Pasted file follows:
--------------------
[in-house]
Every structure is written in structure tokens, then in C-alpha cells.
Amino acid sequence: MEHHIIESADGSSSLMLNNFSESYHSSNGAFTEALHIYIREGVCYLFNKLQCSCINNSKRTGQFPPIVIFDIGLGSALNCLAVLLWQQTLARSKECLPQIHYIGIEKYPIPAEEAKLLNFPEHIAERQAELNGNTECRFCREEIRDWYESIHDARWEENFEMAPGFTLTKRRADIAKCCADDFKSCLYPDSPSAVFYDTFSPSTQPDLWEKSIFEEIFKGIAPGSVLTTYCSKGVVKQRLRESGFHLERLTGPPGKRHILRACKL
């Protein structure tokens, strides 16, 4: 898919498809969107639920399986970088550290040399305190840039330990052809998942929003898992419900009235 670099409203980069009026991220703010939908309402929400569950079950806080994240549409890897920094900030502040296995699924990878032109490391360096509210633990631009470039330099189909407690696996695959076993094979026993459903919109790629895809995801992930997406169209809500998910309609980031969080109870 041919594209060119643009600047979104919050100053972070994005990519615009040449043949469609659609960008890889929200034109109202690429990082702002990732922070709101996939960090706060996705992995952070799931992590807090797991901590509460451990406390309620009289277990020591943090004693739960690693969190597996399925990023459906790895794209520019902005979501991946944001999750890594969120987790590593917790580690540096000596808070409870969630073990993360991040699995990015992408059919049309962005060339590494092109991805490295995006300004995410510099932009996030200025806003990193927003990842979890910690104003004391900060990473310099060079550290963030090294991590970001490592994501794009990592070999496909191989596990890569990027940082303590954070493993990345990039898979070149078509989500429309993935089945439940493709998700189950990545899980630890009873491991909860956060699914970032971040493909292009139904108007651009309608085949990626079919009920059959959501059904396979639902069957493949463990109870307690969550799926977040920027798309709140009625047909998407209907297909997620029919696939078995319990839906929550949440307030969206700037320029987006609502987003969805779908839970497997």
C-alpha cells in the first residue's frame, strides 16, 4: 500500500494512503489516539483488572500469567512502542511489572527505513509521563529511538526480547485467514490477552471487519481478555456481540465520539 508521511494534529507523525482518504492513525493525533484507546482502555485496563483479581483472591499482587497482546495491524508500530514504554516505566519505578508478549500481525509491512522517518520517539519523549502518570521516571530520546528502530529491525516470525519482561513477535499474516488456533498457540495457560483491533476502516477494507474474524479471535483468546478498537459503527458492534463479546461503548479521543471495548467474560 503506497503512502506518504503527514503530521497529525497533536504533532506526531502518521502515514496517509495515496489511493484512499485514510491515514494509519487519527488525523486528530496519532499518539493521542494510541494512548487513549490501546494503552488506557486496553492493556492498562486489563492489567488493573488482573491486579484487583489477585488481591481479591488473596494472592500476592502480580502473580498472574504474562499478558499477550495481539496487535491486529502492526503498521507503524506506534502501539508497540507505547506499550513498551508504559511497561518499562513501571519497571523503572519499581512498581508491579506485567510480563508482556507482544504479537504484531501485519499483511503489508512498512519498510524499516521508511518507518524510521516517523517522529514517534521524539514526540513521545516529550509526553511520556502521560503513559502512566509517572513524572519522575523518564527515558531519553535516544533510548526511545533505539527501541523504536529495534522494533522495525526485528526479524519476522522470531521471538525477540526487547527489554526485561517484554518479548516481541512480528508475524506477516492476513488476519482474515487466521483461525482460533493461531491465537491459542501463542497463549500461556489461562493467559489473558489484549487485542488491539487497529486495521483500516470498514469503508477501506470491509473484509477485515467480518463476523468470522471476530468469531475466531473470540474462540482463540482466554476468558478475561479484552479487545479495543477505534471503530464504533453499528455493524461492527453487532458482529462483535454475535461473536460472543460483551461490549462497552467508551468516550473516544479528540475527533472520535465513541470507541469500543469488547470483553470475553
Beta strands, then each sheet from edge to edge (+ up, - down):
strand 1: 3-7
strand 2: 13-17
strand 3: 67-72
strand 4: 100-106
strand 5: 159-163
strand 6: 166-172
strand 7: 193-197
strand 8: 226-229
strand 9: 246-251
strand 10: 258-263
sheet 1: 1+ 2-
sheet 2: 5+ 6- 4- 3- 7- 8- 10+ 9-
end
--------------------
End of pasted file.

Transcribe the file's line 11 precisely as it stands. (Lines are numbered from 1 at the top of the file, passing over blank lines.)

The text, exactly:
strand 5: 159-163